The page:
The members of a Center for Ethics-sponsored “Living Wage”
panel—an Agnes Scott professor, a Los Angeles entrepreneur
and an Atlanta-based activist—didn’t really debate the
idea or the necessity of a living wage. That was a given.
Instead the panelists, who met in Woodruff Library’s Jones
Room on Tuesday, April 1, discussed the definition of a living wage,
told stories of the often difficult effort to make it a reality,
and gave hints to more than 100 attendees about what they can do
to help. The ethics center and the Emory Coalition for a Living
Wage cosponsored the event.
Cindia Cameron, national organizing director of 9to5: National Association
of Working Women and co-founder of the Atlanta Living Wage Coalition,
began the program by defining “living wage.” She said
it is calculation of the money necessary to a person’s minimum
needs for food, transportation, housing, child care, health care
and miscellaneous bills.
Calculations are done locally, and they take into account a variety
of factors, such as whether a person has dependents and whether
their job offers health benefits. Generally a living wage, Cameron
said, is about 130 percent of the poverty level for a family of
“People who work full time should be able to support a family
above poverty level,” Cameron said. “And that work should
Tina Pippin, associate professor of religious studies at Agnes Scott
College, spoke of the effort to raise wages for employees at her
institution. “It’s important to engage people who are
anti-living wage,” she said. “When we tell them that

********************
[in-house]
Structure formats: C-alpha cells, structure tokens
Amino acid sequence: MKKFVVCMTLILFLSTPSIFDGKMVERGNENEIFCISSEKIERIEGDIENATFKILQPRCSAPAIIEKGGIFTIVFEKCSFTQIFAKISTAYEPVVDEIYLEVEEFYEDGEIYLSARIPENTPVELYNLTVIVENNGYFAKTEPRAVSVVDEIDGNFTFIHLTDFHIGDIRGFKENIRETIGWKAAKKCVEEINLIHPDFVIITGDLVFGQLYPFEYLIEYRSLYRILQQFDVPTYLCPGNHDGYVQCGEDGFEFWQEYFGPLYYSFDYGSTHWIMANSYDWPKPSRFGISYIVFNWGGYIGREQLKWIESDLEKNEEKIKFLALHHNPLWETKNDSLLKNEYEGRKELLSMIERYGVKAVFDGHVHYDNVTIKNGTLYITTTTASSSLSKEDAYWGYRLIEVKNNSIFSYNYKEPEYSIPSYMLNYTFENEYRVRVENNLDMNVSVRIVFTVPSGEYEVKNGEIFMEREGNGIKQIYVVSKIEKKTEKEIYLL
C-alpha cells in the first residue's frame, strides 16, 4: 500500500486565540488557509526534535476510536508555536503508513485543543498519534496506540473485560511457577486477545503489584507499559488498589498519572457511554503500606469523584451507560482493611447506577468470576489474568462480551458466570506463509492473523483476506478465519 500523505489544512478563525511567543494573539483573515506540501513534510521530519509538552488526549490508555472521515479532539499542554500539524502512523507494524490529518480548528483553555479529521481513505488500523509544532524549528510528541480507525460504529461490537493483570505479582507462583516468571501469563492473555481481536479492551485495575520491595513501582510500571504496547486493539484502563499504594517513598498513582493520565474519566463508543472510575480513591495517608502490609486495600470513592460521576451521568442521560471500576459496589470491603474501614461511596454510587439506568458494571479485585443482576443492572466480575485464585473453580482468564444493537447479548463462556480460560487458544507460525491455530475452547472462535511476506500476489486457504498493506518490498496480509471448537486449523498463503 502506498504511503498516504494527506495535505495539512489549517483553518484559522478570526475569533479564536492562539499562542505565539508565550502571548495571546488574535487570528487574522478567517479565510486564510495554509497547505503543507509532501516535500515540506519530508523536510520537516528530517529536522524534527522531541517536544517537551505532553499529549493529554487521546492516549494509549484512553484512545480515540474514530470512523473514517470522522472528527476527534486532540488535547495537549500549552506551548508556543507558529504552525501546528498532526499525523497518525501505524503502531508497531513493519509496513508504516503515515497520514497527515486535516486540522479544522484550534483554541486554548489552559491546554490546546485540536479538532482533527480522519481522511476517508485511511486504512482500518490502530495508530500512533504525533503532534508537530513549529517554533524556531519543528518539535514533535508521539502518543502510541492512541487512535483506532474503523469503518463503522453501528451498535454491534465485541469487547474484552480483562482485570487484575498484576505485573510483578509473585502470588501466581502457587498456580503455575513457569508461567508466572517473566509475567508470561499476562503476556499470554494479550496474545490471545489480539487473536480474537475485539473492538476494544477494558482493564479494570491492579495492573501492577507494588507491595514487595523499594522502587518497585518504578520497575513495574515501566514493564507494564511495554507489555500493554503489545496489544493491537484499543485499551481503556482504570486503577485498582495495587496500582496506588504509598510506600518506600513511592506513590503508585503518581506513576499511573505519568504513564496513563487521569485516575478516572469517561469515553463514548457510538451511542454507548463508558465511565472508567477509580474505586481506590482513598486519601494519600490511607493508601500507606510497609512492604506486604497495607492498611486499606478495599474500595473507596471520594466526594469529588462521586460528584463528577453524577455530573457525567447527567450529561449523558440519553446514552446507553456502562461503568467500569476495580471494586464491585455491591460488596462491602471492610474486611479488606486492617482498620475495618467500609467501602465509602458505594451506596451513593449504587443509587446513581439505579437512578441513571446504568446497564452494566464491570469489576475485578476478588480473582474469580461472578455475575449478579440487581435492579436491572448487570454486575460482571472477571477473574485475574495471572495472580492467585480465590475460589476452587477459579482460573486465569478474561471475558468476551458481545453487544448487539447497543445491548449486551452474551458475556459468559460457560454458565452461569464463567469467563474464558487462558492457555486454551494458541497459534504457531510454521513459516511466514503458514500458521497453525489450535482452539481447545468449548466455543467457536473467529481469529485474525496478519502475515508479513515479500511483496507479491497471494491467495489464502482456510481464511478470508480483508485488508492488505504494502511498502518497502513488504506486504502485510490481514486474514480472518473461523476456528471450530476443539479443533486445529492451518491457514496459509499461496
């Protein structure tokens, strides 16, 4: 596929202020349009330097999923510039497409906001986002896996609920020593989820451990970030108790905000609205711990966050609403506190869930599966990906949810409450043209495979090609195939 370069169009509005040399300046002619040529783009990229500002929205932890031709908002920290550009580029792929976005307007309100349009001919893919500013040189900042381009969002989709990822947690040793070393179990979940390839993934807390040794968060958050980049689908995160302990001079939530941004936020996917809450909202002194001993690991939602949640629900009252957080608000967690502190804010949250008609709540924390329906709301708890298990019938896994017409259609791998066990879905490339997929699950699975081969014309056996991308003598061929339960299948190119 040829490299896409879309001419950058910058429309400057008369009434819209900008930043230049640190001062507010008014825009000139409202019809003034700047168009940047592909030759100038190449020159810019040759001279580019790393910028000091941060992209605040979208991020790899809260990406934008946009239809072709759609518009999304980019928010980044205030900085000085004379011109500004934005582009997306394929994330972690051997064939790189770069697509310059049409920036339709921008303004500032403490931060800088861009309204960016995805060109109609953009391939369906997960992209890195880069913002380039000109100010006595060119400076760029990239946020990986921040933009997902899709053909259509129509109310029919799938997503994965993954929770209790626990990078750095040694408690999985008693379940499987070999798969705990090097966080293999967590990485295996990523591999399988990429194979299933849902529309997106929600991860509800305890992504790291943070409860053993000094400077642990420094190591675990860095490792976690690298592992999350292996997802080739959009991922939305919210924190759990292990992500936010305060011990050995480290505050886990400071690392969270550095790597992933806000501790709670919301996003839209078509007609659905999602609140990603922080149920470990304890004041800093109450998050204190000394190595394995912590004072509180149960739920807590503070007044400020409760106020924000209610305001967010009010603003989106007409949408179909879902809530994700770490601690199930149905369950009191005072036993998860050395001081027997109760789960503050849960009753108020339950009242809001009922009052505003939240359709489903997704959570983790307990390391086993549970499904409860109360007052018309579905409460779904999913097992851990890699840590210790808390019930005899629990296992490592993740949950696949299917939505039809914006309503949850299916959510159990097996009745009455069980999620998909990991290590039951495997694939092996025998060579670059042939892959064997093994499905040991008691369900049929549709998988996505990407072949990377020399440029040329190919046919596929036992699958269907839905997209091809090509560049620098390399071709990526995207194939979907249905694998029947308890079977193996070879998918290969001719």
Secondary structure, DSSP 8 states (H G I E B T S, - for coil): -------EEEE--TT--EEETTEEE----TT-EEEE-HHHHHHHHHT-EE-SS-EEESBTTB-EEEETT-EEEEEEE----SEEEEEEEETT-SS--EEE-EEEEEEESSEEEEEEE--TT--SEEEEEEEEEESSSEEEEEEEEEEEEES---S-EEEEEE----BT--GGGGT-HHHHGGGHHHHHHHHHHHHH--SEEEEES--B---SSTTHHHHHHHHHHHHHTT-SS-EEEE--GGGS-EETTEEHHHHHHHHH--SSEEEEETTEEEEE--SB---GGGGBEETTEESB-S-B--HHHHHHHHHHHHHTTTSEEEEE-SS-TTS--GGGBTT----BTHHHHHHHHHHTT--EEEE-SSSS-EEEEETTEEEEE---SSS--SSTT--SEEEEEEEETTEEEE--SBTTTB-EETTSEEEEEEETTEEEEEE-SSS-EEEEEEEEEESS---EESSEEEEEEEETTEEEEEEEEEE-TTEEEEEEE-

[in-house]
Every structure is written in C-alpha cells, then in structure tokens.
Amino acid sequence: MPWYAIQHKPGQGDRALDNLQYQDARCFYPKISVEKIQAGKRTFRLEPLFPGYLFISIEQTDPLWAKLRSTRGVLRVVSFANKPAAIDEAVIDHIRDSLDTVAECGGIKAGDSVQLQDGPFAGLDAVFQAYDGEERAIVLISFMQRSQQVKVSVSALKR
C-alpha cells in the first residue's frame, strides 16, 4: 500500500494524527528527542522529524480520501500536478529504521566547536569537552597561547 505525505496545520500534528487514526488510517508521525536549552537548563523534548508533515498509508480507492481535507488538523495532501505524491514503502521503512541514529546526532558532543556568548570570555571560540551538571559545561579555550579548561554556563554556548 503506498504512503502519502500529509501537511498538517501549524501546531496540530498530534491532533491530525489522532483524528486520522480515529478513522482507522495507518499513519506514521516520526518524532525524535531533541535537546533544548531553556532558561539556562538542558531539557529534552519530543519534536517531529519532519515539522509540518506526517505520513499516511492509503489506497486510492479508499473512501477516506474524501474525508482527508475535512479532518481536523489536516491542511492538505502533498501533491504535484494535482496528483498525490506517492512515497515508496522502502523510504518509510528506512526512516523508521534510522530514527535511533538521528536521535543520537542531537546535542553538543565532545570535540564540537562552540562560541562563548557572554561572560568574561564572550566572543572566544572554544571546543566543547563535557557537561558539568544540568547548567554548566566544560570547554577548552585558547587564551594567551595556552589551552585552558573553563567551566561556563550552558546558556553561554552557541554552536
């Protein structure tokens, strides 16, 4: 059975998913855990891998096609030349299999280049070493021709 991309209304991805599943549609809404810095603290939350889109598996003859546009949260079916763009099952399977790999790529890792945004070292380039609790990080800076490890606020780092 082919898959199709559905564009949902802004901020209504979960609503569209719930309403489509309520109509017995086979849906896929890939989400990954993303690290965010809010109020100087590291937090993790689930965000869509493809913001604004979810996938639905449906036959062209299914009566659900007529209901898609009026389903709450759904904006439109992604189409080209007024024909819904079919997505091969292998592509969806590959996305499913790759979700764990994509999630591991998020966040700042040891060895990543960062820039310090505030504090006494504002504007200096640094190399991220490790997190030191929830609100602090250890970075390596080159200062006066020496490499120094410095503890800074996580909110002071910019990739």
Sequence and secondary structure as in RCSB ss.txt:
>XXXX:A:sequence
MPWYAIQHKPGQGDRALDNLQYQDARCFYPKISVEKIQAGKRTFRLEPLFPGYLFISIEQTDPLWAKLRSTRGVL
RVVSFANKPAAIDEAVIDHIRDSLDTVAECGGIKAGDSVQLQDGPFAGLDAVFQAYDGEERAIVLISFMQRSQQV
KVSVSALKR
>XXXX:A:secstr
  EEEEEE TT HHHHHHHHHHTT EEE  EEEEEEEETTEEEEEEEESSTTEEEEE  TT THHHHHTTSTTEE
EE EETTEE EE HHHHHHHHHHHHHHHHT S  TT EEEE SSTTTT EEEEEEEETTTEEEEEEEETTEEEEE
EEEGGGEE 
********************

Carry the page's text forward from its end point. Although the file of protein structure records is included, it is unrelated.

we, as a college, pay people a poverty wage, that stops them in
The importance of gathering information was a point hammered home
by the third panelist, Pierre Ferrari, founder of the SweatX Apparel
company, a member of the Ben and Jerry’s board of directors
and holder of an MBA from Harvard Business School.
“If you don’t have a handle of the news, you will get
smoked,” he said. Ferrari explained that his company pays
its lowest-wage workers $12 an hour ($5 an hour above the average)
at a cost of $500,000 a year. He added, though, that the extra expense
was worth it. In his comments he gave strategic hints to activists
fighting for a living wage.
“You have to turn to a revenue paradigm,” he said. “Satisfied
employees will do more for a business than any entrepreneur. Dignified
payment ensures loyalty and success.” Poor production, high
training costs and high turnover are the results of low wages, Ferrari
Atlanta Mayor Shirley Franklin, a supporter of the effort to provide
a living wage to workers employed by the city as well as those who
are employed by companies providing contract and subcontract work
for the city, had been scheduled to sit on the panel but was unable
On March 3, members of the Atlanta city council introduced a living
wage ordinance, backed by Franklin, that would require the city
and every firm that does business with the city to pay employees
at least $10.50 an hour with benefits or $12 without. Those were
the numbers calculated to be a living wage in Atlanta, Cameron said.
The ordinance is being debated.
On campus, the Faculty Council and University Senate have discussed
the idea of a living wage at Emory, but as yet no action has been
taken. Accord-ing to statistics, Emory has about 200 employees who
are paid at the University’s lowest wage rate: $8.50 an hour.